Cast: Kevin Hart, Method Man, Tom Arnold, Snoop Dogg, K.D.
Aubert, Arielle Kebbel, Ryan Pinkston, Missi Pyle
Pop quiz: What is Soul Plane? A) A low-brow
comedy exploiting the differences between black
people and white people. B) A hideous hybrid of
House Party, Airplane, and Police
Academy 4. C) A complete waste of time and
money. If you answered A, B, or C, then I’m
sorry, but you’re wrong. The correct answer
is “all of the above.”
Watching the trailers, I knew this movie was
going to be stupid. Sitting in the theater, though,
I was praying it would turn out to be a Night
At The Roxbury or even Dude, Where’s
My Car? stupid. Compared to Soul Plane,
though, those movies are hall-of-famers. I think
it must have employed every black/white stereotype
ever to appear in a Sinbad act: a purple airplane
with rims, two attendants with attitudes as big
as their waistlines, a nerdy white man in a sweater
vest and thick-rimmed glasses. I was just like,
“Come on already! This isn’t
even beating the dead horse any more—the
damn thing is a puddle of glue!” Despite
my barely suppressed groans, though, Soul Plane
just kept ’em coming. I think I might have
swallowed my tongue when it busted out the cowhide-upholstered
Texas Airline. Last time I checked, Houston was
home to quite a few high-dollar stars, including
the illustrious Beyonce. I didn’t
see her wearing a cowboy hat at the last
The plot of Soul Plane is this: When Nashawn
Williams (Hart) wins a $100 million settlement
against a major airline, the disgruntled passenger
decides to start his own airline. His airline,
NWA, caters especially to the tastes of the “urban”
population, with basketball courts in the terminal,
a club on the jet’s upper deck, and cold
Colt 45 served in the lower-class section. The
only thing that could possibly be missing from
this gross stereotype is a rapper or two. Oh,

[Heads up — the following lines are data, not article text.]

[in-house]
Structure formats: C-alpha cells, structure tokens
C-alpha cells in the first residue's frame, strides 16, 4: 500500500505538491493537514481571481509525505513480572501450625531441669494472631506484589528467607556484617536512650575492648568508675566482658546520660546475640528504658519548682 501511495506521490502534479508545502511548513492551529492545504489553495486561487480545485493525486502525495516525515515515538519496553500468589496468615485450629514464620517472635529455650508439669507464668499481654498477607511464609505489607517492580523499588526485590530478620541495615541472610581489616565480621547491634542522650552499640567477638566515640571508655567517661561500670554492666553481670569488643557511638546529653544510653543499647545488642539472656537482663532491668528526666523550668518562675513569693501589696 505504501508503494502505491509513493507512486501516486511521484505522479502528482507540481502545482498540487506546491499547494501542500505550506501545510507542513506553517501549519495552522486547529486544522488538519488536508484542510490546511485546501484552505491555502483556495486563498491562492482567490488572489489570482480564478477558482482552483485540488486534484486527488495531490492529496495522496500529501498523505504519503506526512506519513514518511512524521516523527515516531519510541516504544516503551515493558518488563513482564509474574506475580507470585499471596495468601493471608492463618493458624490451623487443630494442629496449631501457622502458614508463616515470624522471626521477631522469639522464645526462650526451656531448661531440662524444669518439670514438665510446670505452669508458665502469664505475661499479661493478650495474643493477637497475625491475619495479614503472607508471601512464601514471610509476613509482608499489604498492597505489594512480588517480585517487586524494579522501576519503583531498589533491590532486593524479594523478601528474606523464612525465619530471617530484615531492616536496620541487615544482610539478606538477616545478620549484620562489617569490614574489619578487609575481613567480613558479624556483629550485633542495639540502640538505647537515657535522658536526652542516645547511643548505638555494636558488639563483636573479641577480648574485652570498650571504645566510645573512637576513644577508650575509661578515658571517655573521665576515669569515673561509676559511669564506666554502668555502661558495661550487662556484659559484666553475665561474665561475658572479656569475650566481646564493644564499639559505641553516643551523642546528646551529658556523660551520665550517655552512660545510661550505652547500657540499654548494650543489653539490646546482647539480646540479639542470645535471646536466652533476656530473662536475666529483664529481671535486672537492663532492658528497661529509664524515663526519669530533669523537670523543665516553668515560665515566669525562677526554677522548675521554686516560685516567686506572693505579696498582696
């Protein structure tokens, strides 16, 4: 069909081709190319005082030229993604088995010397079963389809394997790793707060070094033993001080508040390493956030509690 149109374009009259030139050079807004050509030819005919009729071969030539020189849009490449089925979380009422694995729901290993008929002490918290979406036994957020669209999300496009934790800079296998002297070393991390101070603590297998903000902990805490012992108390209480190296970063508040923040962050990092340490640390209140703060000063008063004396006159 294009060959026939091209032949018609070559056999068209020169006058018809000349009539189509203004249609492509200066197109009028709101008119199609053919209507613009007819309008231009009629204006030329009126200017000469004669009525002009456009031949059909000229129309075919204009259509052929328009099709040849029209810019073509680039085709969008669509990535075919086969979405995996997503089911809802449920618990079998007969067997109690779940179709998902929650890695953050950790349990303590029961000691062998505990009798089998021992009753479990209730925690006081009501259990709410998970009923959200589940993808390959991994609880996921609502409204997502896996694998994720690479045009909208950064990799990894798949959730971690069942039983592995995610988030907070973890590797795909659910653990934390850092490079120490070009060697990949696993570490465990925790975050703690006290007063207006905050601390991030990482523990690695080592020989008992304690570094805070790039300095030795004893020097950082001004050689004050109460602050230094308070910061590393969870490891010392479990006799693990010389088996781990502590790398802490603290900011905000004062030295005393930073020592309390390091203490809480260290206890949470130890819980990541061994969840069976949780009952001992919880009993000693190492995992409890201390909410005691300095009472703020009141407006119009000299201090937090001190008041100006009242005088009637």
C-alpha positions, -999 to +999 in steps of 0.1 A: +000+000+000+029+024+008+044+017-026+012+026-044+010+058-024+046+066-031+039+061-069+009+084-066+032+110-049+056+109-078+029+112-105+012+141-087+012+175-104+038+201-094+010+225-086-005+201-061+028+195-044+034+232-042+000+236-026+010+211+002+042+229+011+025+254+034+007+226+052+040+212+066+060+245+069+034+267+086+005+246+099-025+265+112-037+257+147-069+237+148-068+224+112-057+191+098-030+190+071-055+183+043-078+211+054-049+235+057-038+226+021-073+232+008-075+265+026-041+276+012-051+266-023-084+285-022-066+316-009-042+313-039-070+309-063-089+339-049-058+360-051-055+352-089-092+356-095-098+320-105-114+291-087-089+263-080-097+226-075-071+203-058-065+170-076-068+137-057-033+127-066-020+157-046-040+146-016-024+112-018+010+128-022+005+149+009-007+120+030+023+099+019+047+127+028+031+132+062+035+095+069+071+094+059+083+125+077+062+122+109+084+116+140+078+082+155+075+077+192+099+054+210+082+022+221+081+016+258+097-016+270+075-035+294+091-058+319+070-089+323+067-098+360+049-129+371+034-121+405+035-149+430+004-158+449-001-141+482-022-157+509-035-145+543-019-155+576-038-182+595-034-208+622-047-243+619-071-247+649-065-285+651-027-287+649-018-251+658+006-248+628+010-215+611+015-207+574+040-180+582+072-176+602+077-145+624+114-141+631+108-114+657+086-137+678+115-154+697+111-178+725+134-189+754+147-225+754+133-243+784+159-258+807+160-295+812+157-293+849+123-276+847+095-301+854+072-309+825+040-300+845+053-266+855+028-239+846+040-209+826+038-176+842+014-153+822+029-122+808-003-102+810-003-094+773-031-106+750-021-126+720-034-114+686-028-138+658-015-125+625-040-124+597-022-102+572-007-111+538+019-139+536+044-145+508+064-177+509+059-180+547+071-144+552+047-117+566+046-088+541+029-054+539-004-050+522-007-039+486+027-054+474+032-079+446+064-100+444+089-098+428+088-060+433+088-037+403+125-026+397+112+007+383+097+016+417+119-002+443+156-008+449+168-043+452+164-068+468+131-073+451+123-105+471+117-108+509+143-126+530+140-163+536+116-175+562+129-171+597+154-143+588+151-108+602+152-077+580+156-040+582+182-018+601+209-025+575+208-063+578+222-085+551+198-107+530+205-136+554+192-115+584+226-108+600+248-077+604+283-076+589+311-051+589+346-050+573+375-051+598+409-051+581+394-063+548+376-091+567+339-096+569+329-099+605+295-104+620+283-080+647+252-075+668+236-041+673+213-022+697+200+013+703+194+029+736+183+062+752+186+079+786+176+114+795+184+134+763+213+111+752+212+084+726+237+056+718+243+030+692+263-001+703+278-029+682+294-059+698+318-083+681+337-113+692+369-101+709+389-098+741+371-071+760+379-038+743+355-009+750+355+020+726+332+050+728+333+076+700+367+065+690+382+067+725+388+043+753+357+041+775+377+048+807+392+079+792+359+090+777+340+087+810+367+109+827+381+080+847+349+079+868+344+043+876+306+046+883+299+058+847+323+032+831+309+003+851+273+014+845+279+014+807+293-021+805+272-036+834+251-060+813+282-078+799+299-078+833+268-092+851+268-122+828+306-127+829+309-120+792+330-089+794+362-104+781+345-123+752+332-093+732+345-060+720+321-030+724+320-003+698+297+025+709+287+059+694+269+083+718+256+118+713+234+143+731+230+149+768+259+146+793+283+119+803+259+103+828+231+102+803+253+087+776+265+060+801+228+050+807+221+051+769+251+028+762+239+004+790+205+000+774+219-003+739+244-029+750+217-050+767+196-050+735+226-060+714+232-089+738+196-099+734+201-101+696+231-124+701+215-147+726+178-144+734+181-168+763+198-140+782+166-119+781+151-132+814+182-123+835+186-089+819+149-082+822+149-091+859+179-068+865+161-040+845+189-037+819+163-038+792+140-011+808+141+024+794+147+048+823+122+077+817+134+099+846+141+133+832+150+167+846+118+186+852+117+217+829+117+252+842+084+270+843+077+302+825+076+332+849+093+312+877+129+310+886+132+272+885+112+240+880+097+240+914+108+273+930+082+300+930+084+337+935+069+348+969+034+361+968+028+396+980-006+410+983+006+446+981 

wait, that’s right, Soul Plane has
five (or four, if you count the Ying-Yang Twins
as one entity). In a parallel but soon to be perpendicular
storyline, uber-middle-class Elvis Hunkee (Arnold)—yes,
I know—discovers that his flight to New
York has been cancelled and that the only airline
flying that way in the near future is NWA. He
and his gold-digging girlfriend (Pyle),
rebellious daughter (Kebbel), and precocious
son (Pinkston) soon find themselves immersed
in a culture quite contrary to their own and well
on their way to learning valuable life lessons.
The problem with Soul Plane (other than
everything) is that it’s all been done before.
The plot, the idea, the characters—I mean,
does anyone ever believe Snoop Dogg is
anything other than Snoop Dogg? And why is a white
kid spouting ebonics suddenly supposed to be fresh
and funny? That schtick is more played out than
a banjo in Arkansas. I chuckled at one or two
of the movie’s “cultural observances,”
but I was mostly disappointed that the writers
couldn’t come up with anything more clever
than your basic fried-chicken-and-big-you-know-what
I couldn’t even rally enough pity to give
this movie a whole star. Soul Plane literally
had no redeeming qualities. The characters were
shallow and unbelievable, the plot was unoriginal,
and the entirety of the thing felt like one big
cultural exploitation. I’m not saying it
was offensive, just that it was stupid. So so
soooo very stupid.
— Emily Younger
Take a pal and pay full price for both tickets.
Itís worth a full-price ticket.
Itís worth a matinee ticket.
Wait for video rental.
Check out the video from the library, if you must.
While we would never encourage anyone to destroy a video...